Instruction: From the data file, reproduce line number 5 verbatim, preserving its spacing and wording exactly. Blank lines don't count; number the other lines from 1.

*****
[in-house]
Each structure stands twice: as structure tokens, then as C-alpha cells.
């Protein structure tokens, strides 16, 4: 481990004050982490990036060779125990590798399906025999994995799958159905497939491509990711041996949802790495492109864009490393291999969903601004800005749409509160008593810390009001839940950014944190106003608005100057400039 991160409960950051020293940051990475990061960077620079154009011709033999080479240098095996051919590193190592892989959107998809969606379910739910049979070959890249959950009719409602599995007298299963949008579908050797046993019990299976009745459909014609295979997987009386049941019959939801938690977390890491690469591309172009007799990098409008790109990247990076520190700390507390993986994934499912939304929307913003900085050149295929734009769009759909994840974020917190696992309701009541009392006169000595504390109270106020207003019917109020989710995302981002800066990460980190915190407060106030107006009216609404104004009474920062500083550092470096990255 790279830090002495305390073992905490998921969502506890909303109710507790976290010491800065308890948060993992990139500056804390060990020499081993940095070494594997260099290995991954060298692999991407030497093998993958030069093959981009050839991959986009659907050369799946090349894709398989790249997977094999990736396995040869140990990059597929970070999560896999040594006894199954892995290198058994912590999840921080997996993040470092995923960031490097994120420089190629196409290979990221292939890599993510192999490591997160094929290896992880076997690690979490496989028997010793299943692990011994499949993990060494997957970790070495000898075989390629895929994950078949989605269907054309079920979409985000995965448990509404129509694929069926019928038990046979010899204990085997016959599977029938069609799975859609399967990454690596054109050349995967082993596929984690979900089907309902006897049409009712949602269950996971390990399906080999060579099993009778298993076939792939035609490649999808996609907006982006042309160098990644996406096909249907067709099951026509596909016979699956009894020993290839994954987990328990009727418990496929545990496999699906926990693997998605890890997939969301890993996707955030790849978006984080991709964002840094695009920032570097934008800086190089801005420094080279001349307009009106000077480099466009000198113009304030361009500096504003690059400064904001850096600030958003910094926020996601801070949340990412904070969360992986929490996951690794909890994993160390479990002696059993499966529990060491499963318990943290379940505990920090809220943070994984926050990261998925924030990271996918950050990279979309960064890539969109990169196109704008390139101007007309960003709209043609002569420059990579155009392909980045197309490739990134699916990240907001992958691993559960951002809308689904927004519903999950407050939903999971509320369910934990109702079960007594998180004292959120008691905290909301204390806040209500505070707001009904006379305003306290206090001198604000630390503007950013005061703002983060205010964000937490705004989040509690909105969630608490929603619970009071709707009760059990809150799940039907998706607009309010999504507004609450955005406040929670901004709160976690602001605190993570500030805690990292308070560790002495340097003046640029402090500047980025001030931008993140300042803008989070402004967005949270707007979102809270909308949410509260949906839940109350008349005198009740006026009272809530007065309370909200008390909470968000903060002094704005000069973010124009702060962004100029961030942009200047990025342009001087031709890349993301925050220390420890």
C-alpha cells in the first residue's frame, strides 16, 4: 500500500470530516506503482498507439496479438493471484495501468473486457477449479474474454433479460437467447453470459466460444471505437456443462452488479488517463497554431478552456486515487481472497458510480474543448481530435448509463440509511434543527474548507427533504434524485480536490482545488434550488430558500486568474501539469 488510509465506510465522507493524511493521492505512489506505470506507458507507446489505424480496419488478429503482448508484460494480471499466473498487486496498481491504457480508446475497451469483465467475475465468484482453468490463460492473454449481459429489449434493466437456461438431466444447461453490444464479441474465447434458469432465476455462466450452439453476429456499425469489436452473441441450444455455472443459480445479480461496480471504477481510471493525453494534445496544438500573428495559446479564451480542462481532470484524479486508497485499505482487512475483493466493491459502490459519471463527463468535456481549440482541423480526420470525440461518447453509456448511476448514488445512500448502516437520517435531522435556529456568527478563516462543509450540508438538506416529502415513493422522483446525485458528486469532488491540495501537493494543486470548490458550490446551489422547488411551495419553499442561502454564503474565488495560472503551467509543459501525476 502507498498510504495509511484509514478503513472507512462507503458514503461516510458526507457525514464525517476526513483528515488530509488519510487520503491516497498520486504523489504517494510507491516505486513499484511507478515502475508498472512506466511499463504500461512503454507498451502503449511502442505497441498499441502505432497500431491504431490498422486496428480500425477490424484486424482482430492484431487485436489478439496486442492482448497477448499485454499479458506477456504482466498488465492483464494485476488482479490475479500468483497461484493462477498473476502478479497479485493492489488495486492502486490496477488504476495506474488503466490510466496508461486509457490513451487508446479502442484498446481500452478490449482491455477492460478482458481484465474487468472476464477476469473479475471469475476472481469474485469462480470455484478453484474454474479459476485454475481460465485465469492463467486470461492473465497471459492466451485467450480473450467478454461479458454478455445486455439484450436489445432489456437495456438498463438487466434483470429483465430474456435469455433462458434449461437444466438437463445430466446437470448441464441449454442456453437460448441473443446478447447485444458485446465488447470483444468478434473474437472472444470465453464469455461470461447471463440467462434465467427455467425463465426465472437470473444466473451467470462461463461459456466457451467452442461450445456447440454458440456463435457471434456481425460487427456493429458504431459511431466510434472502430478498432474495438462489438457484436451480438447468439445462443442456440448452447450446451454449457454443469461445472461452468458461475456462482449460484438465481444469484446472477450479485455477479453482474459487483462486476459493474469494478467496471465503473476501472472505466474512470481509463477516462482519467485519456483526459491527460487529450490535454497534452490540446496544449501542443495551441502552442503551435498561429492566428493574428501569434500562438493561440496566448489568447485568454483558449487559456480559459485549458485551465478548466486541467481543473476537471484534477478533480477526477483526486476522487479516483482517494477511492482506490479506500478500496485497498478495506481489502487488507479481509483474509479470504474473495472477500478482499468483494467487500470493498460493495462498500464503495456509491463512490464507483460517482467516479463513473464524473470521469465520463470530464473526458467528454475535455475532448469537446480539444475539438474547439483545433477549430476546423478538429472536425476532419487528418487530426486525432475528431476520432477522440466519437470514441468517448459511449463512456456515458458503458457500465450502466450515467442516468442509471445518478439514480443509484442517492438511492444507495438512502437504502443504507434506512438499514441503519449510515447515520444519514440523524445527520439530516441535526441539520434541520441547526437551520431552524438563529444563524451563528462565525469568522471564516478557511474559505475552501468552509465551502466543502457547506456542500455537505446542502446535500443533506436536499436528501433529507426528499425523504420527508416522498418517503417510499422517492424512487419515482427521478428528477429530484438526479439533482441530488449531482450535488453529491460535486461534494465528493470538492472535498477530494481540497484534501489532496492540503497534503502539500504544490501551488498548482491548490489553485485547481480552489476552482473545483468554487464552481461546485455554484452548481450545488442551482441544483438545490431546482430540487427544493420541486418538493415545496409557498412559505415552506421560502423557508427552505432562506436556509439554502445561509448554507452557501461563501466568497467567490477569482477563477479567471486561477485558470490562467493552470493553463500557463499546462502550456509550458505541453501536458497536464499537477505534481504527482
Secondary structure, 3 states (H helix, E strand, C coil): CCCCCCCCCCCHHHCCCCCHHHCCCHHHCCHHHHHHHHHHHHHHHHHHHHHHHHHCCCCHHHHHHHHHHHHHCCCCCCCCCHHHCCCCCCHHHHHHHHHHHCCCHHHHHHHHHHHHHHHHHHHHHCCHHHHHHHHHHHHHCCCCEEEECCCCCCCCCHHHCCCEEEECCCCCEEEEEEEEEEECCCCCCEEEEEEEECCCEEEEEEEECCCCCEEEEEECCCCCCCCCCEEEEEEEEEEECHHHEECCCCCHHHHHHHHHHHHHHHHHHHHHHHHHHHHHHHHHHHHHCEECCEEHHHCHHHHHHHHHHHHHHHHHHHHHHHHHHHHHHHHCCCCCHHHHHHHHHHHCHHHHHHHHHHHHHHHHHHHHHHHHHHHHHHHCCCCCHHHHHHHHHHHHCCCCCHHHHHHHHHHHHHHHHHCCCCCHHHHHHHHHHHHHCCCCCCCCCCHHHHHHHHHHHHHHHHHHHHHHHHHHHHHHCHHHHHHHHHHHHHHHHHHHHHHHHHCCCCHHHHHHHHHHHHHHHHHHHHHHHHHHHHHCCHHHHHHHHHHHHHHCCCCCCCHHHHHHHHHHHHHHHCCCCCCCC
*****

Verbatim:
Secondary structure, 3 states (H helix, E strand, C coil): CCCCCCCCCCCHHHCCCCCHHHCCCHHHCCHHHHHHHHHHHHHHHHHHHHHHHHHCCCCHHHHHHHHHHHHHCCCCCCCCCHHHCCCCCCHHHHHHHHHHHCCCHHHHHHHHHHHHHHHHHHHHHCCHHHHHHHHHHHHHCCCCEEEECCCCCCCCCHHHCCCEEEECCCCCEEEEEEEEEEECCCCCCEEEEEEEECCCEEEEEEEECCCCCEEEEEECCCCCCCCCCEEEEEEEEEEECHHHEECCCCCHHHHHHHHHHHHHHHHHHHHHHHHHHHHHHHHHHHHHCEECCEEHHHCHHHHHHHHHHHHHHHHHHHHHHHHHHHHHHHHCCCCCHHHHHHHHHHHCHHHHHHHHHHHHHHHHHHHHHHHHHHHHHHHCCCCCHHHHHHHHHHHHCCCCCHHHHHHHHHHHHHHHHHCCCCCHHHHHHHHHHHHHCCCCCCCCCCHHHHHHHHHHHHHHHHHHHHHHHHHHHHHHCHHHHHHHHHHHHHHHHHHHHHHHHHCCCCHHHHHHHHHHHHHHHHHHHHHHHHHHHHHCCHHHHHHHHHHHHHHCCCCCCCHHHHHHHHHHHHHHHCCCCCCCC